Creative Commons Licensing

Online authors - which is anyone who works online - are concerned about how to protect and how to share the products of their work. On one hand, writing a blog (or posting one's print-work on a blog) or working on a wiki gets the work Out There. On the other hand, digital reproduction makes it easy to grab, sample, adapt, and alter the work. And on the third hand, IP creators are concerned about how to handle the collaborative efforts: mashups, adaptations, embedding images and videos and music in a page, or creating the collective document that is a wiki.
IP = intellectual property, sometimes called "original" work. Poem, novel, musical score, scholarly article or book, photo, drawing, software application are all IP. So are notes on a classroom blackboard, a chalk drawing on a building wall, and a shopping list. When published to the web, a work is automatically copyrighted, just as it is in any other form of publication. Unless the creator allows rights, work's use is governed by copyright laws (all rights reserved) unless the creator explicitly changes those rights. Issues surrounding IP are complex and deserve a page on this wiki.

Things have changed. Getting work published no longer means simply "putting a work out to be read." Work on the Internet isn't just read, it's commented on, shared further, tagged, linked, incorporated, mashed up, adapted, reworked, republished, collaged ... Issues surround these uses include where the boundaries are, what makes for fair use on the Internet, when a work ceases to be original, when a work becomes original by being reworked... and how to carry IP rights from one iteration to the next.

The common sense of the matter is that print-based copyright isn't up to the features and speed of the new medium, so we change copyright to suit. The idea is to make it possible for IP creators to specify what rights they want to protect and what they will permit.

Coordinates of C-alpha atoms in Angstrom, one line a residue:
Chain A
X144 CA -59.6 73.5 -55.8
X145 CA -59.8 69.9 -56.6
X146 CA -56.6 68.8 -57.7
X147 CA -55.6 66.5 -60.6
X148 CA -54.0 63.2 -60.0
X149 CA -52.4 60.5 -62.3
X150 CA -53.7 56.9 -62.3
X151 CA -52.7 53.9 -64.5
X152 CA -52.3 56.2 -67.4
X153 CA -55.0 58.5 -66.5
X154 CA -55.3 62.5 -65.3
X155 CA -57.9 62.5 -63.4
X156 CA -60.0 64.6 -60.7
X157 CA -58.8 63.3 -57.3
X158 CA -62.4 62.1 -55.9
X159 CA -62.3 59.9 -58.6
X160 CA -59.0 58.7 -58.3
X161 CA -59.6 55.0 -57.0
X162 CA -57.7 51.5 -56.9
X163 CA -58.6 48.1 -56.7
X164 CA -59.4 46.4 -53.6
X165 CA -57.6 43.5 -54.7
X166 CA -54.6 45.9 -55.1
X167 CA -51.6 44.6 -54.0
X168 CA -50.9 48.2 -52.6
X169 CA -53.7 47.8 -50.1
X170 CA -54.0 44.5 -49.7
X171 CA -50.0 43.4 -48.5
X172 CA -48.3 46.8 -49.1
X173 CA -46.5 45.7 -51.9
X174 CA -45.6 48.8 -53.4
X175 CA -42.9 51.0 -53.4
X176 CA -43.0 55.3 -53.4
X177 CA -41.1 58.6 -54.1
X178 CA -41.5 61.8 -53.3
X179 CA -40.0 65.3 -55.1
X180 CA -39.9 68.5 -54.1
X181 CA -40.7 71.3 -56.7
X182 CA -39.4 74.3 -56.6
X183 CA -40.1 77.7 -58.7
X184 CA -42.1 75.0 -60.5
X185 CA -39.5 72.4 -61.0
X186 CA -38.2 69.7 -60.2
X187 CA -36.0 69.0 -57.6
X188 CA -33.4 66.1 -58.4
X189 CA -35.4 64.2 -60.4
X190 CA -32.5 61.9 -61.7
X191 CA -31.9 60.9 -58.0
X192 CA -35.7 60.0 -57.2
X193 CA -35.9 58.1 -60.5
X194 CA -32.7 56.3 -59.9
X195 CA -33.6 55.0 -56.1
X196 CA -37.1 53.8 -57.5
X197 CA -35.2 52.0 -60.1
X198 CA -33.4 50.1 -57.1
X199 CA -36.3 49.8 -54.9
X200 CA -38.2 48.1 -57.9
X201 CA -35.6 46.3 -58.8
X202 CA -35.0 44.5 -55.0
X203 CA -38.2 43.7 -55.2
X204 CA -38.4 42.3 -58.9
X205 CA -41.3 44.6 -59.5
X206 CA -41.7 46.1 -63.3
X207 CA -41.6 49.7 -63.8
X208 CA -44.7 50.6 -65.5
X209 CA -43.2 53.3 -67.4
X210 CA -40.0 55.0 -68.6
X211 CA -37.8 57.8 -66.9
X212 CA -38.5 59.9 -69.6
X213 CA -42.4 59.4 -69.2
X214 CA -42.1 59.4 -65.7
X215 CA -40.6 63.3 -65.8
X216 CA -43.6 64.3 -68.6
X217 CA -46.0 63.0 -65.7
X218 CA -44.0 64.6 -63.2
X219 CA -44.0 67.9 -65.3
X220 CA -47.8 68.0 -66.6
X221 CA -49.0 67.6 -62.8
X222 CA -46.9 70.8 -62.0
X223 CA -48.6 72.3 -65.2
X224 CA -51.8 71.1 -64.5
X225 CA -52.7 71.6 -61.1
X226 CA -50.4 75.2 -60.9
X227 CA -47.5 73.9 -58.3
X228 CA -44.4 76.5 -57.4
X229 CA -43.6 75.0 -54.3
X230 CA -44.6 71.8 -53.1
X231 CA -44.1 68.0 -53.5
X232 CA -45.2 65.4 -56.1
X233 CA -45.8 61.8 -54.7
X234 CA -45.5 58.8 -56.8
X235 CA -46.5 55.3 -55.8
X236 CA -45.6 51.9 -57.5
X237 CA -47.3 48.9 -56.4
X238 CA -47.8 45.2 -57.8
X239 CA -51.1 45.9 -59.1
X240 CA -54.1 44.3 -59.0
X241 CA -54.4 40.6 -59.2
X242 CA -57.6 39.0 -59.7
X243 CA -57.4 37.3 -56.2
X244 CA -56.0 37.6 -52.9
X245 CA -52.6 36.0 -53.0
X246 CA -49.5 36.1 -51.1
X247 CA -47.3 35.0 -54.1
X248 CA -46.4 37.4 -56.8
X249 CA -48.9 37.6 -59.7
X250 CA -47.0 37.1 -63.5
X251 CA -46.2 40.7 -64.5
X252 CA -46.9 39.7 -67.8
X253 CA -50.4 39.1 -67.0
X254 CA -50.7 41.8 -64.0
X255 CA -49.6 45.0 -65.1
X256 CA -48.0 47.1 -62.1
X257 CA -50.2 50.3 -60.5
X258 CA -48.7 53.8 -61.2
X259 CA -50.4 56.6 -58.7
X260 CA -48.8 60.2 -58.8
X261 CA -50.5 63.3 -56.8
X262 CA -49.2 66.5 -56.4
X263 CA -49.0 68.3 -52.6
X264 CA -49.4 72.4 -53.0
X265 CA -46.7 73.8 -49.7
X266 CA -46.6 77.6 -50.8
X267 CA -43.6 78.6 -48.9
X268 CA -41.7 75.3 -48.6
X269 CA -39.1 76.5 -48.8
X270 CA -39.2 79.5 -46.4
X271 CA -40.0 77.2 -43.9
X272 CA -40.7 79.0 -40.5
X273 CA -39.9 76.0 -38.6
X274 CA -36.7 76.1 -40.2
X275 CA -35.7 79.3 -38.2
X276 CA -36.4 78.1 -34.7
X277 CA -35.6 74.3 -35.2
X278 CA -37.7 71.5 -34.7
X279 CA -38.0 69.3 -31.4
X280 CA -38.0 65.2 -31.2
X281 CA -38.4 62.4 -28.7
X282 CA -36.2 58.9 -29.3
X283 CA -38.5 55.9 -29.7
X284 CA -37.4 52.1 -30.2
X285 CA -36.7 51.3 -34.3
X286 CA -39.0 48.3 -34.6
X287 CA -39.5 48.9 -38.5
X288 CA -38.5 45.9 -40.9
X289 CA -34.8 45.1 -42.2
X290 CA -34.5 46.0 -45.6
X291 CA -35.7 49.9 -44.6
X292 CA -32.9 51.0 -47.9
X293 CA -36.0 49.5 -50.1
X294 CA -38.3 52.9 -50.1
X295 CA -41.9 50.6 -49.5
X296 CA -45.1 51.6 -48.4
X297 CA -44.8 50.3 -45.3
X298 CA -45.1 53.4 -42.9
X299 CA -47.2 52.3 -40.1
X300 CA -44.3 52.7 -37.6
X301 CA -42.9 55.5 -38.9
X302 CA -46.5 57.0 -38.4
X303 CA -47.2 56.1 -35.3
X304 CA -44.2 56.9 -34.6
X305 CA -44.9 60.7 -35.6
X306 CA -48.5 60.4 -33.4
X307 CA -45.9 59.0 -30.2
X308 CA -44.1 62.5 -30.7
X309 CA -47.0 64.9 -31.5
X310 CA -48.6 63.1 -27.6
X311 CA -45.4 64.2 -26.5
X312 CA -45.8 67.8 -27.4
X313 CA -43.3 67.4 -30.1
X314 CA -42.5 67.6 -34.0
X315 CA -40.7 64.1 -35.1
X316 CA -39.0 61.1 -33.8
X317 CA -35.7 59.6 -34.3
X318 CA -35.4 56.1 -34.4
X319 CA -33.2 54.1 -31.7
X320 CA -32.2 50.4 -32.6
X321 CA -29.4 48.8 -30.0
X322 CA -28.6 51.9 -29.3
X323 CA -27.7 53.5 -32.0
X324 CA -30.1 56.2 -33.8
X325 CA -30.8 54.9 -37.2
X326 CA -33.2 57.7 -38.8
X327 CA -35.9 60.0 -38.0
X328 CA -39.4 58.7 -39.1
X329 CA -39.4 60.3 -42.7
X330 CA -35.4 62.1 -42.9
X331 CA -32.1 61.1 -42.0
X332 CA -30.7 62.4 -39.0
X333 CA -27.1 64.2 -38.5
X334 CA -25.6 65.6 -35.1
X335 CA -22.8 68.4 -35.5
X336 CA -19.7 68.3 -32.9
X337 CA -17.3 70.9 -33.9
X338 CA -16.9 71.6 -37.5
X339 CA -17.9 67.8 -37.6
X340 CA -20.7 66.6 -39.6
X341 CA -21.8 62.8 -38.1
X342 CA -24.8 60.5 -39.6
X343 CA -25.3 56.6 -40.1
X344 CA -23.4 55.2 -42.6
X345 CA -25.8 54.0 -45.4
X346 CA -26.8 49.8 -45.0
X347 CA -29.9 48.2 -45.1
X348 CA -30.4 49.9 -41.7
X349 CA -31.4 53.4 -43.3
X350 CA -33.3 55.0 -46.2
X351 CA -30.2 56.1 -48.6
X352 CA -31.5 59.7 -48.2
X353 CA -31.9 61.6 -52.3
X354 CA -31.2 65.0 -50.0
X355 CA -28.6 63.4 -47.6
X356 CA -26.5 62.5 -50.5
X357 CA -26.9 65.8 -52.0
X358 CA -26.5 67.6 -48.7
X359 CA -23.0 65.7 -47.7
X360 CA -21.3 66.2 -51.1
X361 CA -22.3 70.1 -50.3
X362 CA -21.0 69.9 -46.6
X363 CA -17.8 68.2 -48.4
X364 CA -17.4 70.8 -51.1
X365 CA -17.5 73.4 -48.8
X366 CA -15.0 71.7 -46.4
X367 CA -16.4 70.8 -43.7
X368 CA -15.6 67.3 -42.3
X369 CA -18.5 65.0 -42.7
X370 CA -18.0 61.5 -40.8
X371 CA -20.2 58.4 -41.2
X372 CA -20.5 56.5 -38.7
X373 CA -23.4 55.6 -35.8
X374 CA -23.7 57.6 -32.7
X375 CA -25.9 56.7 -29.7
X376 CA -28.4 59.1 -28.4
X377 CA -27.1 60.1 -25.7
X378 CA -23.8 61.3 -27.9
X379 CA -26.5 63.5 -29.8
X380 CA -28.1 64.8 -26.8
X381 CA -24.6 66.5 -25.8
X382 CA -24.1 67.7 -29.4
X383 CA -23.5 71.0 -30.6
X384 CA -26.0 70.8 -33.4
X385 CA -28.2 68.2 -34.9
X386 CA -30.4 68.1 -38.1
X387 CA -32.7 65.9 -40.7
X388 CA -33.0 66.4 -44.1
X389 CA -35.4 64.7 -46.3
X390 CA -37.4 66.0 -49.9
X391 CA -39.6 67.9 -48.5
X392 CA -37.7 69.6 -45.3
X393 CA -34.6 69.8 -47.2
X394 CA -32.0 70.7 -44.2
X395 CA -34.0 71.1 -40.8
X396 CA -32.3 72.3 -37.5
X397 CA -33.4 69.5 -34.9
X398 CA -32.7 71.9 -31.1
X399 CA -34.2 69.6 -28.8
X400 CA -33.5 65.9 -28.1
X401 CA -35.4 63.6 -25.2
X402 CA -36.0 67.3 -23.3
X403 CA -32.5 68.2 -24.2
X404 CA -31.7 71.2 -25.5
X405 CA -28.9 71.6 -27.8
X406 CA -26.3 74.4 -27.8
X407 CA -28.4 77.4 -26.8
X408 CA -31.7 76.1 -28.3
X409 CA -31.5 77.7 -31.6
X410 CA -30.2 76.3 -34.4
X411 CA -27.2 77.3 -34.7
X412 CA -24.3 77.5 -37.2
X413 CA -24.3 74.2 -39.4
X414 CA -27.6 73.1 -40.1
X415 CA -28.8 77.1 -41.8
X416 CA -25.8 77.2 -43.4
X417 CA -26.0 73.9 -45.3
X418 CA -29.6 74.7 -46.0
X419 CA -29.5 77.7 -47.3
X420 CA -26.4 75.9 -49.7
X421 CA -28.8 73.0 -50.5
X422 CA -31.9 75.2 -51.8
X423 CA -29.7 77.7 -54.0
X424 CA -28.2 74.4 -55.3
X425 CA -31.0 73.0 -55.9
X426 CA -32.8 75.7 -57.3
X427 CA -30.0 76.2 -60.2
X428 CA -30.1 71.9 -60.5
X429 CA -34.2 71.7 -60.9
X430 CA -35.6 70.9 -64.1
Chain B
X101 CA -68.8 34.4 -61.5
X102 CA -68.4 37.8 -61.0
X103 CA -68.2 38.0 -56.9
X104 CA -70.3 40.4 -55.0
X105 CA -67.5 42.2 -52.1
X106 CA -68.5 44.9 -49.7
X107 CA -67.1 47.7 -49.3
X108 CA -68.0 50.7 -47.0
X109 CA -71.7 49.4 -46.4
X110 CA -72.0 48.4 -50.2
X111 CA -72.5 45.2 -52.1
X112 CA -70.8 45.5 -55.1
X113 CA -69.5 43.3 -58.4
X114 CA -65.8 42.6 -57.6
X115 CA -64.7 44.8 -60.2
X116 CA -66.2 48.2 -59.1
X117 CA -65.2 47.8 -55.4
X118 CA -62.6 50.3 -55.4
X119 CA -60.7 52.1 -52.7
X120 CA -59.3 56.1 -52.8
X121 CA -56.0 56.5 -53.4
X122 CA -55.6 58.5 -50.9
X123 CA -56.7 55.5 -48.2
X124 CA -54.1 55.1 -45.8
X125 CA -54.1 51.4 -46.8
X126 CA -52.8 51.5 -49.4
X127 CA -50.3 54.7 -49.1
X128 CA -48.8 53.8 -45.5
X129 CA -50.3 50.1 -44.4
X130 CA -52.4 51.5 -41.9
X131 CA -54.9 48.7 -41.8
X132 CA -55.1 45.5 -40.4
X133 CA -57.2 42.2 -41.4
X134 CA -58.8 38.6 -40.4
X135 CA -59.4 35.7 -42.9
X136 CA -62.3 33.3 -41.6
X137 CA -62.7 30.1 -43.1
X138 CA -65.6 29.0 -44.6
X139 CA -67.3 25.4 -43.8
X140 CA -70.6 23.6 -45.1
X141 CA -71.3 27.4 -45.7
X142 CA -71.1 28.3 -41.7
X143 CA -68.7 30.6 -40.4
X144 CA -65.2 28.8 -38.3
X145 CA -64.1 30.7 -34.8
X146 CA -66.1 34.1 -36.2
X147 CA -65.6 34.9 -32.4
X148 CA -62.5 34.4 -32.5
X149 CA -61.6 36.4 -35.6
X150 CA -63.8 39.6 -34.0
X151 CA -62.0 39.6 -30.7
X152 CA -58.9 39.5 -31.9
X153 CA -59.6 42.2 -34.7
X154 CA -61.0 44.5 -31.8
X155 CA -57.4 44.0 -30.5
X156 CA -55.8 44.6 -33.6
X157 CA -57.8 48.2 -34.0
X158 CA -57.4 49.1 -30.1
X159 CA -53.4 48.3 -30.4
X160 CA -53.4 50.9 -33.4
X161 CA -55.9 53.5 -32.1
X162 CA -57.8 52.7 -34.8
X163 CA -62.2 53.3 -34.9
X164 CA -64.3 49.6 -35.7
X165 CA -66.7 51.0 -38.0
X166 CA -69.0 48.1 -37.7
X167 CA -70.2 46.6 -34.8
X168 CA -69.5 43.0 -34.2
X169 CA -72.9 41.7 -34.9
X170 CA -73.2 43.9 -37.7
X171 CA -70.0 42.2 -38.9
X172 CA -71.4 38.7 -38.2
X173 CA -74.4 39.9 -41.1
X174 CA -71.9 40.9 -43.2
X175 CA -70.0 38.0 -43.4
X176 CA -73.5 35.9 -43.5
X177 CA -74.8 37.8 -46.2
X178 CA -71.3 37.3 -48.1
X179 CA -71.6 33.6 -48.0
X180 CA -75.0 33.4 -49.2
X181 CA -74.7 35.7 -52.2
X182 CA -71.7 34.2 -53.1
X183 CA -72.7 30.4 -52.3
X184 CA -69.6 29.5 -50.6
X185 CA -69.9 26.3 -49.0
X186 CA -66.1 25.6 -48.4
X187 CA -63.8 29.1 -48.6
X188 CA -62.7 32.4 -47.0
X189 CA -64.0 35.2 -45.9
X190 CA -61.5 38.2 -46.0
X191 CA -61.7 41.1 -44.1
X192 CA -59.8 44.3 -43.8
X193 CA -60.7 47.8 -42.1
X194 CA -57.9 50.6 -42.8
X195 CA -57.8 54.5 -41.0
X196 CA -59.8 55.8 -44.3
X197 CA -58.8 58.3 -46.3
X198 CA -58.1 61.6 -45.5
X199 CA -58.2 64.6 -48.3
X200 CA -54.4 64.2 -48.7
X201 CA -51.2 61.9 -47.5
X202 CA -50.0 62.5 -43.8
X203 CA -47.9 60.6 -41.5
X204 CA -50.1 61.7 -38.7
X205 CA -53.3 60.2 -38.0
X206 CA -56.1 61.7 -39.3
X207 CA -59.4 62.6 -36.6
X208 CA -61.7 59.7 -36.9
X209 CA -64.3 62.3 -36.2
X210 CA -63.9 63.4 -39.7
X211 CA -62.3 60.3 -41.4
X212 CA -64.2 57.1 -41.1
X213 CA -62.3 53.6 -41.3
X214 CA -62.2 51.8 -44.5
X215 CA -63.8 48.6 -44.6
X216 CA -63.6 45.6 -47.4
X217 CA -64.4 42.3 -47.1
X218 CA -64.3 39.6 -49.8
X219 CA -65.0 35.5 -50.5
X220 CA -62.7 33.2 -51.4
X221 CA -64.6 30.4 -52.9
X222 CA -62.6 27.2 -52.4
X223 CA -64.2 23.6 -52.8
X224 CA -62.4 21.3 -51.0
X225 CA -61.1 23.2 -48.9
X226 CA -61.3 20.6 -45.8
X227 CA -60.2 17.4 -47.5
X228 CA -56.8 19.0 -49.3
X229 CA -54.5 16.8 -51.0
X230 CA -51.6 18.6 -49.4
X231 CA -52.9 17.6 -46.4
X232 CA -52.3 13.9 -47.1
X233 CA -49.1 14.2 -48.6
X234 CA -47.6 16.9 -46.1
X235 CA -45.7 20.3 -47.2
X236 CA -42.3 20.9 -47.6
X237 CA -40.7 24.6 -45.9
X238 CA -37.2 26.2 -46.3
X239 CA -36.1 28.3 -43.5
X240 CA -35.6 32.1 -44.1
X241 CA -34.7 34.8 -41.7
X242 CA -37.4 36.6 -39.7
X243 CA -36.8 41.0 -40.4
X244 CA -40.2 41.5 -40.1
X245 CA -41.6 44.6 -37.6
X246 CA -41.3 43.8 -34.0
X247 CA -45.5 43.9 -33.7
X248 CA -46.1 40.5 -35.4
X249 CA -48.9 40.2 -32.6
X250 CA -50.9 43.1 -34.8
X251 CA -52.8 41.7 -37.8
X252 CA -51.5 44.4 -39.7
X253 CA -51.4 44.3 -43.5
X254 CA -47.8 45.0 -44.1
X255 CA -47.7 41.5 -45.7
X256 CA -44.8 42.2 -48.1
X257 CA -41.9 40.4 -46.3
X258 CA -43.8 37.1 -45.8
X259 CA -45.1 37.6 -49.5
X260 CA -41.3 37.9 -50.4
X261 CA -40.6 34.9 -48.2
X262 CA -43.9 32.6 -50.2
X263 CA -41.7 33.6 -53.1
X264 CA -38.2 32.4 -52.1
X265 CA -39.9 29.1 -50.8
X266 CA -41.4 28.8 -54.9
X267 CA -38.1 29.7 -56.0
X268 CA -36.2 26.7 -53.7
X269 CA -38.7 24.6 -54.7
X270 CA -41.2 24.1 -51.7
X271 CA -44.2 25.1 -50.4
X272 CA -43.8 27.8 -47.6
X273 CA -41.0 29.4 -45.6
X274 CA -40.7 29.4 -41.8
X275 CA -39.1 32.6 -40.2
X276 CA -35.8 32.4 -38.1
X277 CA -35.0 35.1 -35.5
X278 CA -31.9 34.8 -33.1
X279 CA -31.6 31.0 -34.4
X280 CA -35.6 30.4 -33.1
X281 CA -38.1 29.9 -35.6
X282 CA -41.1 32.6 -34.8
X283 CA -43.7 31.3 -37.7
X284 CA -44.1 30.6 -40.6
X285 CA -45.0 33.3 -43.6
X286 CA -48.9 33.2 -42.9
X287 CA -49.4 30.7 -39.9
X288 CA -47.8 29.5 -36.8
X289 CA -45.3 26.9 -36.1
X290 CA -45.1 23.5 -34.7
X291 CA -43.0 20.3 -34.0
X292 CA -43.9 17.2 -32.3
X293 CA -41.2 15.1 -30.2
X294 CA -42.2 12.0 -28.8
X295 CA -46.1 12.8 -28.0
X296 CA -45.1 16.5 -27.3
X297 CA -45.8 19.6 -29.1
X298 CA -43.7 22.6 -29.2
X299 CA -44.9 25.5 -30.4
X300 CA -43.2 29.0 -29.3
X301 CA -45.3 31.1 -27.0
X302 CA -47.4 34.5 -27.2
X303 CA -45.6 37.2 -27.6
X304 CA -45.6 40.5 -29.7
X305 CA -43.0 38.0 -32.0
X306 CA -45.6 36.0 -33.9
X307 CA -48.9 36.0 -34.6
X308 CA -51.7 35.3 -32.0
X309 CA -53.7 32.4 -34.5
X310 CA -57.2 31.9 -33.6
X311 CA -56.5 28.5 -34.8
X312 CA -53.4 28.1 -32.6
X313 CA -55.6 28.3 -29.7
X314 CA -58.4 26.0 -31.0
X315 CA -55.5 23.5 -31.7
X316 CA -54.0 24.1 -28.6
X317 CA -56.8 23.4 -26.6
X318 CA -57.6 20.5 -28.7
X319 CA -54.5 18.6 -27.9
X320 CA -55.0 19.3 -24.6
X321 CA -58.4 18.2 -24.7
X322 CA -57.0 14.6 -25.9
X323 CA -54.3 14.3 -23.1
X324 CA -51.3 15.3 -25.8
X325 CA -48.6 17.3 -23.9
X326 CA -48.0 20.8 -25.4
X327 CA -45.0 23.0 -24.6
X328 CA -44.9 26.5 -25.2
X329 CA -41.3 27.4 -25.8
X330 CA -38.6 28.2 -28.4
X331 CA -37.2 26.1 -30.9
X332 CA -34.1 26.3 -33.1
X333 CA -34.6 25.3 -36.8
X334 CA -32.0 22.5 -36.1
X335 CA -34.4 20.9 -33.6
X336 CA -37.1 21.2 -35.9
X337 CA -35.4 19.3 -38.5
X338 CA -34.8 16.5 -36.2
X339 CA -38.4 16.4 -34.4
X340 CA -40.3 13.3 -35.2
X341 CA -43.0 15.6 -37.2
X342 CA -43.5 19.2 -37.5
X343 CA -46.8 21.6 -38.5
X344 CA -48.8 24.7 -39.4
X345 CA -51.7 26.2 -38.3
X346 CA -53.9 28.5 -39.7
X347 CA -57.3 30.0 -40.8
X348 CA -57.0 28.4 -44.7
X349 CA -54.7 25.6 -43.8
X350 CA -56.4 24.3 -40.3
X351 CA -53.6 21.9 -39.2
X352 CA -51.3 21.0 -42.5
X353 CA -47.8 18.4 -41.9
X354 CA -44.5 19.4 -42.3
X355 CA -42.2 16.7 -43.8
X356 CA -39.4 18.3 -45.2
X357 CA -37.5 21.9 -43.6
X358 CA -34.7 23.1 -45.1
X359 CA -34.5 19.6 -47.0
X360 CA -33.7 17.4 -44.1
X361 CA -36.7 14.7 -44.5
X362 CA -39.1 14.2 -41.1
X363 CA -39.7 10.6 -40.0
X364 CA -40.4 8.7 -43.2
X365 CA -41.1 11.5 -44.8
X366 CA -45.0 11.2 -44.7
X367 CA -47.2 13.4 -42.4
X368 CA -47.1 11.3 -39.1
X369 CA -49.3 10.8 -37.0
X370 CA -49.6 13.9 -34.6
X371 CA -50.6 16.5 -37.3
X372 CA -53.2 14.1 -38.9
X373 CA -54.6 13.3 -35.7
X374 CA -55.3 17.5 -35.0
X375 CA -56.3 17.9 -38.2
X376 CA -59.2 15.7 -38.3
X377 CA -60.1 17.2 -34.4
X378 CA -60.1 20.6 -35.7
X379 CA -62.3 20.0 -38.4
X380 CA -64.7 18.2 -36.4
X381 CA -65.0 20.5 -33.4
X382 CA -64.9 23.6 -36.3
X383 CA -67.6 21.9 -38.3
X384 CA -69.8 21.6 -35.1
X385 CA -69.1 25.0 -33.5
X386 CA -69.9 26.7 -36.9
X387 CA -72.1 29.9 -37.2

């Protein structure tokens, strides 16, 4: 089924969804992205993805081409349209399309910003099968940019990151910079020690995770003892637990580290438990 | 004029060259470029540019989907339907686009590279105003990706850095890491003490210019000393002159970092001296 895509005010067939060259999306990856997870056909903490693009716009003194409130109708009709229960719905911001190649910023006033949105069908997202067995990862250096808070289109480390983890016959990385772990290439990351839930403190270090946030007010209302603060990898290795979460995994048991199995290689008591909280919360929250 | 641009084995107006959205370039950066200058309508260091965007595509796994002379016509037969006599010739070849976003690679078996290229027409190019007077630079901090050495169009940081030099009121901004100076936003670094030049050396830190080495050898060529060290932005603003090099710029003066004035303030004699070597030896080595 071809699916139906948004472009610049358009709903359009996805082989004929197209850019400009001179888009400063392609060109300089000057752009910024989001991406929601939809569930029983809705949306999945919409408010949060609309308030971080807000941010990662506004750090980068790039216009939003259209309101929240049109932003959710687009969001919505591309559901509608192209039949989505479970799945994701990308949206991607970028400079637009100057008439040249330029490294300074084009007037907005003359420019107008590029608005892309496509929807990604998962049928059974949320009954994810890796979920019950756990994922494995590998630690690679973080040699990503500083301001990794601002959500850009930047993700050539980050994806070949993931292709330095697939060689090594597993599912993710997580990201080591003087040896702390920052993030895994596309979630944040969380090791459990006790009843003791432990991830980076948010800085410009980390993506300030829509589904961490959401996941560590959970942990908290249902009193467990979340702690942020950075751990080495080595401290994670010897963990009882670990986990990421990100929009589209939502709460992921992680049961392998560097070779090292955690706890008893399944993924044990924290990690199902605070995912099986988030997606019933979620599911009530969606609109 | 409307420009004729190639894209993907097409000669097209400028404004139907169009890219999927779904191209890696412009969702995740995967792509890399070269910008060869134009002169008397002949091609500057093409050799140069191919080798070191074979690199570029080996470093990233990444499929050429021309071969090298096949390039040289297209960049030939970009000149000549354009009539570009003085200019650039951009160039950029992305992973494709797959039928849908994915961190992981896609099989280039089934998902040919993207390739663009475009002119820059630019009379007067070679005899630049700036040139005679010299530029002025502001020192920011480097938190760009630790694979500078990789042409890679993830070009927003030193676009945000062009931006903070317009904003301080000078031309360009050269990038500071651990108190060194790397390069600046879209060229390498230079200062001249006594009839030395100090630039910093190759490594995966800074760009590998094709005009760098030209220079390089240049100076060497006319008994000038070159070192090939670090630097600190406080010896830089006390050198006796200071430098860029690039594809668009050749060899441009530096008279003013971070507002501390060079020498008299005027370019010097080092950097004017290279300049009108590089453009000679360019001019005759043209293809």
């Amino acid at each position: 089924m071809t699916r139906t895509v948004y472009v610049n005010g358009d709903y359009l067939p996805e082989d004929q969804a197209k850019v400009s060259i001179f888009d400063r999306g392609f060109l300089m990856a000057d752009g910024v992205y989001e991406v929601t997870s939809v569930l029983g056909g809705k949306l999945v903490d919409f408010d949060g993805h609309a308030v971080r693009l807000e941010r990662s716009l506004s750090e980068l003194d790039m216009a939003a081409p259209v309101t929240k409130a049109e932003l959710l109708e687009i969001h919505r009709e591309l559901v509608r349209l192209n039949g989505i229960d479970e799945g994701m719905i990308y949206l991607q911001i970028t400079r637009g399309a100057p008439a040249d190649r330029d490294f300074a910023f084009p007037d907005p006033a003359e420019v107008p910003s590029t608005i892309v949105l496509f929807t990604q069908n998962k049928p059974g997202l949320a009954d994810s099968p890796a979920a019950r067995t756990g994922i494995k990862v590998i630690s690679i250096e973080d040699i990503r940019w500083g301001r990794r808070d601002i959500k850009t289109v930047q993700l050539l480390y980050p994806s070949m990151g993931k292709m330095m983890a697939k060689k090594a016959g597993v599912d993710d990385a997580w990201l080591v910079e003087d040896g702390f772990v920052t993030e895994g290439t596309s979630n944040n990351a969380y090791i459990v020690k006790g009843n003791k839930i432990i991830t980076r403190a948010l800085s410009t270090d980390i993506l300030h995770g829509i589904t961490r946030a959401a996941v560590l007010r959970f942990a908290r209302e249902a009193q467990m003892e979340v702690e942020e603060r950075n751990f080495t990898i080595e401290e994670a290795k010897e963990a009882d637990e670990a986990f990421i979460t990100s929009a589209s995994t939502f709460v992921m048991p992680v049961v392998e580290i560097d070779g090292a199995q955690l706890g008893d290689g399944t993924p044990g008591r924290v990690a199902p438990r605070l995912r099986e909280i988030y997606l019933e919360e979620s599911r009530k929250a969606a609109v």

[Need a short history of copyright link.]

Here are some starting points


New Methods of Production and Distibution


Three Frees
Net people and sharers define two three aspects of free
  • free as in beer: free content or code
  • free as in speech: speak. but the speaker owns the words
  • free as in puppy - Free for the taking, but you have to take care of it.

Free content

Free as in beer.
There seems to be something to be gained by providers in making content sharable.

OER

OpenEducationalResources. MOOCs, course materials, textbooks ...

Remember that you are not starting from scratch. Nobody ever creates something from nothing. That's why we call this section ‘repurpose' instead of ‘create'. We want to emphasize that you are working with materials, that you are not starting from scratch. Downes, Siemens, Cormier. Change2011 MOOC, How this course works

MOOCs

Publications

Free New Media Content

[Need a list linked to digital poem and other works that can only be "read" online or on a computer screen: hypertexts, dataminers, ... ]

Open Source

Free as in beer - and free as in speech.

DRM

Digital rights management, watermarking, and other ways of tracking work. The main issues here surround the loss of value when content is protected by DRM. DRM tends to make the content accessible on only one platform, prevents copy and paste and other forms of adapting content for personal use. Because DRM requires a system-wide way of producing and distributing, DRM has acted as a gatekeeper, certifying authenticity and editorial approval. That is changing fast with the advent of Author for iBooks.

MashUps and adaptations of works, tagging


Gorillaz mashups

Music Mashups
The general argument is that the mashup uses iconic source material to create a new work.
Data Mashups

The Commons


Questions for discussion concerning IP


A Case

Who controls the use of and ownership of this collection of links, tags, and annotations? I posted them and now anyone can use them for their own devices, possibly making money or gaining fame or a grade from them. I gain value from them because they are useful to me. But I don't have to make them public. What motivation do I have to share them? What do I gain and what do I lose? If "they increase in value when they are shared," as some would argue, how does that work? What's value in that case?



Someone should explore the gaps and overlaps between the legal and social practices of IP. That is, even when the legal matters are clear, people continue to share without permission. What's going on there?
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